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found his affairs in a worse condition than he had even feared. Many of those he had employed had been faithless to their trust; and while they had enriched themselves at his expense, had injured his fame to shield their own. At the same time, he had the agony of seeing many worthy families impoverished by his failure, through the base arts of those he had unsuspectingly confided in. It was an intricate business to unravel all the mazes in which their avarice, artifice, and treachery, had involved him. It was painful too to a benevolent being, who delighted in loving his fellow-men, to charge them with dishonesty and perfidy. All

hope of wealth, or even competence, for himself or children, he could resign without a sigh; but to have his honour, his integrity doubted, was insupportable to his noble heart; and the fear that his apparent want of consistent conduct, in its pure morality, might cast a stain on that gospel it was his glory to profess, shot anguish to his soul. He bowed to the will of his heavenly Father, as it respected his own and his children's poverty, with perfect acquiescence; but he had to struggle much for resignation, to be viewed as the instrument of ill to others, or to have his own name branded with dishonour; but, above all, he prayed, that whatever might be his own fate or sufferings, the cause of religion might not be

reproached for his supposed want of adherence to its holy precepts. It was, however, his duty, as well as his fervent wish, to do all in his power to avert the ill effects his failure had produced. For this purpose he wrote to a friend in New-York, on whose probity he could rely, to have the whole of his large property sold, without reservation or delay. He had many houses in that city, and immense tracts of land throughout the different states; and the proceeds of the sale of all his possessions he could not but hope would be adequate to the payment of all his debts and responsibilities both at home and abroad, numerous and extensive as they were. Delays and disappointments were constantly occurring, but still hope led him on from year to year. During these years of exile his little Justina was his heart's solace; never did he reach his place of abode without thanking heaven that he had been induced to bring her with him; and always, when he entered and closed his door, he endeavoured to shake off every distracting care, with which the world oppressed him, that he might find nothing but peace with his child, and not affect her youthful spirits with the gloom of his own. Oh how delightful it was for him to exchange the crowd of clamorous and suspicious creditors, for the society of the lovely little being, who sprung to his embrace, and who

hailed his approach as the plenitude of her felicity!-to turn from the eyes of scrutinizing distrust, to those of sweetest tenderness,

"That seem'd to love whate'er they look'd upon,"

and whose every glance beamed with confidence in his truth and affection.

Her education was now his "delightful task," and in this he had every aid in the excellent writers of the present day, to which the youthful mind is so much indebted for instruction and entertainment; he himself loved to read all their works, and his mind mixed with his child's in her pleasures and her studies. He was her instructer in all the useful branches of knowledge. The short tasks he gave her in grammar, arithmetic, geography, French, and history, she learnt during his absence, and recited them. to him on his return; he then explained the subjects to her, until he was convinced she entirely understood them, and, set her lessons for the next day, which he varied, that he might not fatigue her mind. They then read together such books as he selected, suited to her youthful capacity, and calculated to improve her morals and understanding. She would willingly have read from morning to night, and from night until morning, but he was fearful she might acquire habits too sedentary for her health,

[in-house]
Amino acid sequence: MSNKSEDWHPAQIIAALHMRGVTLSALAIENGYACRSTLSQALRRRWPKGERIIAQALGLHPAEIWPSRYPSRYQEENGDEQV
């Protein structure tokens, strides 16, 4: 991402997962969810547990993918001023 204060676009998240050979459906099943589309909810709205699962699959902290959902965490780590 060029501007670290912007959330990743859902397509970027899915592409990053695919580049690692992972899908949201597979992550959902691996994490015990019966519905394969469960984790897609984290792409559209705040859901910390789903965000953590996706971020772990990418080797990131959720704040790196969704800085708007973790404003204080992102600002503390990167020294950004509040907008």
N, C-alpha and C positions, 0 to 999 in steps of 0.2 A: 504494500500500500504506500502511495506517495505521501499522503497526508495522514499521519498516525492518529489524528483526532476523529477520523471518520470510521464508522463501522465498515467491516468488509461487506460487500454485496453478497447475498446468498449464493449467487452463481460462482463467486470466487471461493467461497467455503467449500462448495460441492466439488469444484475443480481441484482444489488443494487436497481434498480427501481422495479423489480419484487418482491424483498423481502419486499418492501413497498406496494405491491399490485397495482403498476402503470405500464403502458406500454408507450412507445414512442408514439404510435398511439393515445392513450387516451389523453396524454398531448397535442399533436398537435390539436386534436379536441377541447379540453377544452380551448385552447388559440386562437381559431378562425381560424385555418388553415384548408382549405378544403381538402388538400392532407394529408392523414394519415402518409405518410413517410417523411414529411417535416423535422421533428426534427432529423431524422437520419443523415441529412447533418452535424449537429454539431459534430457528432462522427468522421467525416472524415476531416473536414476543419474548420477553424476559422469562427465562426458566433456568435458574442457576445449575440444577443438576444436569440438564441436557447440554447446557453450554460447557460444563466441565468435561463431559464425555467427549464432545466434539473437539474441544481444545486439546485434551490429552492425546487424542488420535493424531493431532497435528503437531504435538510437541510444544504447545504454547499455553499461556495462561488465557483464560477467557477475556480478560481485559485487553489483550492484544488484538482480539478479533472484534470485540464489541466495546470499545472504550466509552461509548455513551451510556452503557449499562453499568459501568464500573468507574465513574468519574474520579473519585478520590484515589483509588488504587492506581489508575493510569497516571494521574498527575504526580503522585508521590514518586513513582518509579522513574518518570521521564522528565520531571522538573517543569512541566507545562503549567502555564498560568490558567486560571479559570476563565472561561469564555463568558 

and he therefore consigned her over to Mrs. Selwin, for several hours of the day, to run about the house with her, and she frequently boasted to her smiling father that she had assisted in making the pudding, or the pie, which he had just pronounced to be so excellent.


It blossom'd not in dreary wild,
In darksome glen, or desert bower,
But grew, like Flora's fav'rite child,
In sunbeam soft, and fragrant shower.
The parent stalk from which it sprung,
Transported, as its halo spread,
In holy umbrage o'er it hung,

And tears of heaven-born rapture shed.


MR. MELROss was cheered at this time with letters from Mrs. Ranmore, informing him of the health and welfare of herself and his little Augusta, and that they had removed from the city of New-York to A

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a pleasant and healthful town situated on the banks of the Hudson. "Dear papa," said Justina, "Augusta tells me in her letter that she goes to dancing-school." "Yes, your aunt writes me the same; she sends her, she says, as they say in the play, that she may learn to stand still; but you can stand still without going to dancing-school, can you not?" "I know that, papa." "But would you like to go, Justina ?" "Not unless you wish it." Melross thought seriously on the subject: for the mere act of dancing he cared nothing; but she was diffident, and it might give her self-possession; she had no youthful associates; she led with him a life of solitude, and he feared that she

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